Spain's Bodega Numanthia looks to widen distribution across specialist UK wine trade

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Premium Spanish wine producer, Bodega Numanthia, is looking to widen its distribution of Toro region wines across the UK specialist wine trade.

 

Bodega Numanthia hopes to gain the same reputation for its wines in the UK that it enjoys in the US where its wines sell out on allocation thanks to high 90s ratings for its wines from Robert Parker. Its UK profile by comparison remains small.

 

But Manuel Louzada, head winemaker and estate director at Bodega Numanthia, told Harpers Wine & Spirit that he believes its wines are ideal for specialist retailers and top end restaurants looking to offer something unique from Toro, one of the emerging wine regions of Spain.

 

"I think there is room for high end wines like ours in these specialist outlets. The US is our number one market, but we see the UK as one of our key export areas along with Germany, the Nordic states, Asia, Japan and Hong Kong," he said.

 

"But this is a long term project and we need the trade and customers to taste and understand our wines. To make that connection. My challenge is to be very consistent with the quality of the wines."

 

Bodega Numanthia first started making wine in 1998 when it was owned by the Eguren family with the goal of producing the best wine from the Toro wine region. With many of its 49 hectares using vines going back 130 years or more it is well placed to produce the super premium wines that work so well in the key export markets.

 

It found international acclaim in 2007, particularly in the US, when its Termanthia 2004 vintage was awarded 100 points and Numanthia 2004 98 points by Robert Parker.

 

It also coincided at a time when the Eguren family was looking to sell up and Bodegas Numanthia was acquired by LVMH in 2008 where it now sits as part of its Estates and Wines portfolio alongside the Chandon wineries in the US, Argentina, Australia and Brazil, Cloudy Bay, New Zealand, and Cape Mentelle, Australia.

 

Its UK distribution is handled by Moet Hennessy UK, which is looking after both its Numanthia brand, which retails with a RRP of £45, and Termanthia, RRP of £120. But overall production levels of both wines are small at around 4,000 to 6,000 bottles for Termanthia and 40,000 to 60,000 for Numanthia. Its third wine, Termes, which is not yet available in the UK, produces up to 80,000 bottles.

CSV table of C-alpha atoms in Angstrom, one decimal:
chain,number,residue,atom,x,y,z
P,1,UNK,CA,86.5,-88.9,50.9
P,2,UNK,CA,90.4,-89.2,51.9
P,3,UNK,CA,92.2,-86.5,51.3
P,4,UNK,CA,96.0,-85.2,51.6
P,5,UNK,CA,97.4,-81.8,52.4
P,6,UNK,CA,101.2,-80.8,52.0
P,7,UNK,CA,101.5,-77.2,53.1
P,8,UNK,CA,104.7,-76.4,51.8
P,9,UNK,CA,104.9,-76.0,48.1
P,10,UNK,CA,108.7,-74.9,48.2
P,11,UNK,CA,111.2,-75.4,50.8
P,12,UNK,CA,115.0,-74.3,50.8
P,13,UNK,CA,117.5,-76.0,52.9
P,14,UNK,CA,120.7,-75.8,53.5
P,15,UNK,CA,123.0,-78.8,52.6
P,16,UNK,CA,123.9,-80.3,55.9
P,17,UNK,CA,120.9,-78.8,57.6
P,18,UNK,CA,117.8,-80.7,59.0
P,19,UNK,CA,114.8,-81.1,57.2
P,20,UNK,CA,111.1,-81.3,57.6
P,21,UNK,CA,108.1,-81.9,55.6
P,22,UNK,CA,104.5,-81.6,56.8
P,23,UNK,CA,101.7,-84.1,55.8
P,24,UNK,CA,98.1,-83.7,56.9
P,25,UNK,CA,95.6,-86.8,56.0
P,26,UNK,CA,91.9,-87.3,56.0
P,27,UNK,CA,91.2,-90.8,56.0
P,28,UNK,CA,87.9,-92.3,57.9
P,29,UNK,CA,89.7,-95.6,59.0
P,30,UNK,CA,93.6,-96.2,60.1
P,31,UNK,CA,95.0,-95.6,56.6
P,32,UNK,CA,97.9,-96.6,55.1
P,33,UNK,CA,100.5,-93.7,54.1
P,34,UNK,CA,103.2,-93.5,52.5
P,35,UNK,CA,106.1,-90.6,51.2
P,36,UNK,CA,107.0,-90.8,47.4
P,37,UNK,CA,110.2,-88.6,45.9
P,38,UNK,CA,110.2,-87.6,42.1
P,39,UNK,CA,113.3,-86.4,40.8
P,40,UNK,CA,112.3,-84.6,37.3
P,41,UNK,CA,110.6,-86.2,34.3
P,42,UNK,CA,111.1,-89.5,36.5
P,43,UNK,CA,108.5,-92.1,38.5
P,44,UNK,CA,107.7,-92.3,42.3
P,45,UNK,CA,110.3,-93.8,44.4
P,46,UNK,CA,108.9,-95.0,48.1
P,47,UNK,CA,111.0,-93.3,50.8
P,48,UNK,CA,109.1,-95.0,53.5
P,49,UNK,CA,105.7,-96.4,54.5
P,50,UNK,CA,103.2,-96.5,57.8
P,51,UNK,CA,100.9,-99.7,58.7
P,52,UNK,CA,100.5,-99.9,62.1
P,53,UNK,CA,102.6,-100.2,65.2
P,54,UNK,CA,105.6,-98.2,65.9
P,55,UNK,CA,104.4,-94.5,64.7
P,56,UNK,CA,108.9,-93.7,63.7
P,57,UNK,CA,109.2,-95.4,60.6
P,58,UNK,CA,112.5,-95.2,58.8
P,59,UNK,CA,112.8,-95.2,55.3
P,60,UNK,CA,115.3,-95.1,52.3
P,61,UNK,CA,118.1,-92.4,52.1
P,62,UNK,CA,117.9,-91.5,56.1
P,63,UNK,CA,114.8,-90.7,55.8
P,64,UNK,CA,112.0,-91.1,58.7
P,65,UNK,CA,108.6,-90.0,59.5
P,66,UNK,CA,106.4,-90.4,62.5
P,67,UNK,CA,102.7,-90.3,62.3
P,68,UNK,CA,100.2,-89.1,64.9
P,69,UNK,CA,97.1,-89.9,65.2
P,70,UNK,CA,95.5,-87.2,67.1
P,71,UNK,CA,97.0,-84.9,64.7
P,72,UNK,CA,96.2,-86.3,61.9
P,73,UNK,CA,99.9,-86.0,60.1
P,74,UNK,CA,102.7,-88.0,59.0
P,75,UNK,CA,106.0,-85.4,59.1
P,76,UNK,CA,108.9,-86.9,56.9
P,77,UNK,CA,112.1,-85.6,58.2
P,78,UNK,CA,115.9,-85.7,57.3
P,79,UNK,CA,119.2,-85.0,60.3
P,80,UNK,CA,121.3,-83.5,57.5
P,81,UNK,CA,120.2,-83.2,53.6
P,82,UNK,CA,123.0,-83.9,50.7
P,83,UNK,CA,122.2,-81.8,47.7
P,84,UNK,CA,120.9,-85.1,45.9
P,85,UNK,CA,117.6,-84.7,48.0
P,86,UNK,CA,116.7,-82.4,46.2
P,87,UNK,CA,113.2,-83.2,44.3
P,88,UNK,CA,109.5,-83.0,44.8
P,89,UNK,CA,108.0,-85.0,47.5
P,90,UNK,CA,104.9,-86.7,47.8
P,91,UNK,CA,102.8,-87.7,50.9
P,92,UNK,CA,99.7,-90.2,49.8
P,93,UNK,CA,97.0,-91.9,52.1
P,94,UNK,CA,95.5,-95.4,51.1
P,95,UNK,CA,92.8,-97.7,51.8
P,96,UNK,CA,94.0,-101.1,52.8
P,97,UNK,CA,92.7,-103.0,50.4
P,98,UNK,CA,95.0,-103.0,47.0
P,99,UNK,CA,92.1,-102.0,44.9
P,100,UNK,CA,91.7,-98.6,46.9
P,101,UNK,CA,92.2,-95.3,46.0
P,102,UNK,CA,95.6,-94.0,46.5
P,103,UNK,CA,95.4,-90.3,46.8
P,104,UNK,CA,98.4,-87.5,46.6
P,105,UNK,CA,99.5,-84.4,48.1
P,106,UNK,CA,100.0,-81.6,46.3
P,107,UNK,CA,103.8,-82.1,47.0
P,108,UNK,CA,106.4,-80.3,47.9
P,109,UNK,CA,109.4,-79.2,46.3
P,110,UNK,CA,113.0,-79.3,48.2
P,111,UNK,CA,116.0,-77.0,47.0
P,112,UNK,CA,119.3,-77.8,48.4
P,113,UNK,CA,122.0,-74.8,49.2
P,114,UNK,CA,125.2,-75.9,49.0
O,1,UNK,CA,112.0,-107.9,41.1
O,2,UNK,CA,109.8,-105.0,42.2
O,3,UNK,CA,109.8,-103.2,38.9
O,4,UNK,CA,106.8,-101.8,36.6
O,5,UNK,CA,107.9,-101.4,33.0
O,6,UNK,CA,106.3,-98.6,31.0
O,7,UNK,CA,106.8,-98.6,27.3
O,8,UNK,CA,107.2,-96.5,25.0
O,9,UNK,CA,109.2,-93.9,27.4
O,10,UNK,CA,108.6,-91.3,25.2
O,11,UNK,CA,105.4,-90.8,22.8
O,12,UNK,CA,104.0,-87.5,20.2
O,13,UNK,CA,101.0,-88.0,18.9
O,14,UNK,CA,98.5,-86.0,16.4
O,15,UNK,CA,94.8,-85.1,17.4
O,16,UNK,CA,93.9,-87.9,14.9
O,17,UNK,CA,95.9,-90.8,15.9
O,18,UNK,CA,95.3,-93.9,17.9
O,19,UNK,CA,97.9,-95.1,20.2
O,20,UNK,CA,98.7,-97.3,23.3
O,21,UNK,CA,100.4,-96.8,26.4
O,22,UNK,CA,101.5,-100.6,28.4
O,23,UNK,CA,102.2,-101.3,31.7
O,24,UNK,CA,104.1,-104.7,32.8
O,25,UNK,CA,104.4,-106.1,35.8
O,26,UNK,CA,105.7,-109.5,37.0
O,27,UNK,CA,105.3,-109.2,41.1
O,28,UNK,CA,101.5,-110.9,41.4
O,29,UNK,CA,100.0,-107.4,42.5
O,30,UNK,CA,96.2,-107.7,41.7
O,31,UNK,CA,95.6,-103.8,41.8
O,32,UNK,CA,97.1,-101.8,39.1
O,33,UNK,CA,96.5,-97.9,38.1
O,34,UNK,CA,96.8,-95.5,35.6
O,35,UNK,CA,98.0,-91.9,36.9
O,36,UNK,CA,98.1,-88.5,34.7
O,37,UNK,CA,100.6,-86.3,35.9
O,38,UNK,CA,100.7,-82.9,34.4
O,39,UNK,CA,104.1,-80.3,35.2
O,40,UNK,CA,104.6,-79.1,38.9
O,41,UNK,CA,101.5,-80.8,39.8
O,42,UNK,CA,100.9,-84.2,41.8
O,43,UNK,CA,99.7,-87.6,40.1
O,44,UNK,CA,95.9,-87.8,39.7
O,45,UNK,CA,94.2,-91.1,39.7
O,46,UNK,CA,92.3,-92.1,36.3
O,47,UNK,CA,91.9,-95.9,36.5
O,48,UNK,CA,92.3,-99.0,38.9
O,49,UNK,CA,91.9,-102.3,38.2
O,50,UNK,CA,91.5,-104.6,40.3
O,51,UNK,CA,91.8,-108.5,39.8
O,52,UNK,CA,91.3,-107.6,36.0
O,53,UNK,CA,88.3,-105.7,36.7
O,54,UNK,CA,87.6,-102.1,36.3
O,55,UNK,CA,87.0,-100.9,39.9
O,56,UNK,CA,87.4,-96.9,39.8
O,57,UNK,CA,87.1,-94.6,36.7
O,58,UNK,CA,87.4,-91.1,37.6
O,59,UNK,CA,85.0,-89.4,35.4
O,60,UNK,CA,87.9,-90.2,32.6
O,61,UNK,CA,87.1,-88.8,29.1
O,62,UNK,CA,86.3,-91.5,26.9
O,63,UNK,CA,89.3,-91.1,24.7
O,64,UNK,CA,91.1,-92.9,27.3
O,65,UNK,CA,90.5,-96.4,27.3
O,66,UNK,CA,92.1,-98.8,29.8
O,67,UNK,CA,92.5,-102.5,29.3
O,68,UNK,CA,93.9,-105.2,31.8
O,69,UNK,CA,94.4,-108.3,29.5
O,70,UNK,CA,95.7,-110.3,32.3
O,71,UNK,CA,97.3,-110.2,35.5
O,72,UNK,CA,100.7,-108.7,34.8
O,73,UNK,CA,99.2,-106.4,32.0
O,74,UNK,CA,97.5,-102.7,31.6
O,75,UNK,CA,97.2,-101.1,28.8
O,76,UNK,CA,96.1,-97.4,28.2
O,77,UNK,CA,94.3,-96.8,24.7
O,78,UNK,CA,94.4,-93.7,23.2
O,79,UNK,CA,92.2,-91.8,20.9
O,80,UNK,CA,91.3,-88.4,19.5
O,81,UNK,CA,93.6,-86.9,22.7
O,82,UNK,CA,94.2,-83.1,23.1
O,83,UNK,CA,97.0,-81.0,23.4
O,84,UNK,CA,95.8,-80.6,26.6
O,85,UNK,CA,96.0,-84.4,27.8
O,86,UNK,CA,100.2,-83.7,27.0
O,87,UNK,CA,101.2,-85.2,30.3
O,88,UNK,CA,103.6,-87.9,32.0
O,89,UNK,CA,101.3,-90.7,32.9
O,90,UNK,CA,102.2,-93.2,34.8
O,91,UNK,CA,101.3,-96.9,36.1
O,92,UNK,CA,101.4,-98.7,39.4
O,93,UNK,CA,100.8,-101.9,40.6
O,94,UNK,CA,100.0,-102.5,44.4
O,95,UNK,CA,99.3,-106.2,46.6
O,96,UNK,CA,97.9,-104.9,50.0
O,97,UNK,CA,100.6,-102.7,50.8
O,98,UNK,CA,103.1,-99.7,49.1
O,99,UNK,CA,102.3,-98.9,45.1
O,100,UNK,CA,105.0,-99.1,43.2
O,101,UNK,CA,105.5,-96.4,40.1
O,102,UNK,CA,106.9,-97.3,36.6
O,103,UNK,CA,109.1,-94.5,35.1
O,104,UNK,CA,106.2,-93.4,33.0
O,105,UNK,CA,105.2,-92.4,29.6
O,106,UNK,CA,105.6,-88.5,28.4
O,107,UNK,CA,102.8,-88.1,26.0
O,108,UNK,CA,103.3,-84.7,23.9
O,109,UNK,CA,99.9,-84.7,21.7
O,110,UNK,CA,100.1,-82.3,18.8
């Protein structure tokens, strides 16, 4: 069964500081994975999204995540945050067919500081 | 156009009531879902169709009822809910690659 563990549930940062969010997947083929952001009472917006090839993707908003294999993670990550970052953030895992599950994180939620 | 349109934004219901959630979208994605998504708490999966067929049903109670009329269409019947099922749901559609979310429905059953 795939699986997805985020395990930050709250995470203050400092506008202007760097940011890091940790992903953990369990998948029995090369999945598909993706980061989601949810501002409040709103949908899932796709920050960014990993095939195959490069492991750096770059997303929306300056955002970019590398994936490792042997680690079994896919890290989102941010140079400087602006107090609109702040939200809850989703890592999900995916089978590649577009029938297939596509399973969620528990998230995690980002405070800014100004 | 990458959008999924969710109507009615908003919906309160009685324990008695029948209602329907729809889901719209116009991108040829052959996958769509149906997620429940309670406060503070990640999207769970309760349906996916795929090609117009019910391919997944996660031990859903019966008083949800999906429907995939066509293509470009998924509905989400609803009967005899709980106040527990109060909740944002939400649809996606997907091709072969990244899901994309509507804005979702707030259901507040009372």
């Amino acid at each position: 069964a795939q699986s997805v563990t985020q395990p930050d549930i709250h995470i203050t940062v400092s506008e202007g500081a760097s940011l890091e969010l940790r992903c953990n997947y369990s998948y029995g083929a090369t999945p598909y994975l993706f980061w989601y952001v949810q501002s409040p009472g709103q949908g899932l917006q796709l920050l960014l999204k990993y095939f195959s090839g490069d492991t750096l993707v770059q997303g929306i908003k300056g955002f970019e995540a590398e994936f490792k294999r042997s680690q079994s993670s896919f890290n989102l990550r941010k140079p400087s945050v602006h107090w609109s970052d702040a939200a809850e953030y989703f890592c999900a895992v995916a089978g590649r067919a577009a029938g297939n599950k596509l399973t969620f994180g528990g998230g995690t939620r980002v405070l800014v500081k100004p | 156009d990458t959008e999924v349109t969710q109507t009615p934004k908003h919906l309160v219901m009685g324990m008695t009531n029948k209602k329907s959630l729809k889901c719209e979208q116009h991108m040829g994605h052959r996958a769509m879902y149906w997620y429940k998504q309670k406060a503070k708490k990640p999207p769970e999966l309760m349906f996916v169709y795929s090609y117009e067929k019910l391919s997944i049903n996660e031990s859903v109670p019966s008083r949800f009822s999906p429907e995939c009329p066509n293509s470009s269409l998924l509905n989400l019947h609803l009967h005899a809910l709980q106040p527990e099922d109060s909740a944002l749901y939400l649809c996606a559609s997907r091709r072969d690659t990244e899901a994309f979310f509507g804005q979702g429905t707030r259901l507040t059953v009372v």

Louzada, who joined Bodega Numanthia for the 2008 harvest, said: "We want to make some of the most prestigious wines in the world." He is particularly confident about the 2010 vintage. "2008 was an outstanding vintage, but I think 2010 will be a historical vintage. It has absolutely wonderful potential to make a long ageing wine. But it is like looking after a baby, you have to take care every step of the way."

 

The challenge, he said, as a winemaker in Toro is to be able to use the strength of the fruit and tannins in the grapes to then develop elegance and balance through picking at the right time and then allowing the wines to sit in barrel, sometimes for as long as six months, after the initial alcoholic fermentation before doing the malolactic fermentation.

 

"Part of the rebirth of the wines being made in Spain is winemakers being true to the terroir, but also looking far more at the balance, concentration and elegance of the wines. That has been key to the changes taking place in Spain," he said.

 

Louzada is one of a rare breed of non-Spanish winemakers working in Spain. He is a fourth generation of winemakers from his family winery in Portugal, but has gone on to produce Porto wines for Rozes LDA and spent 10 years in Argentina as head winemaker at Bodegas Chandon, producing Terrazas de los Andes and Cheval des Andes wines.

 

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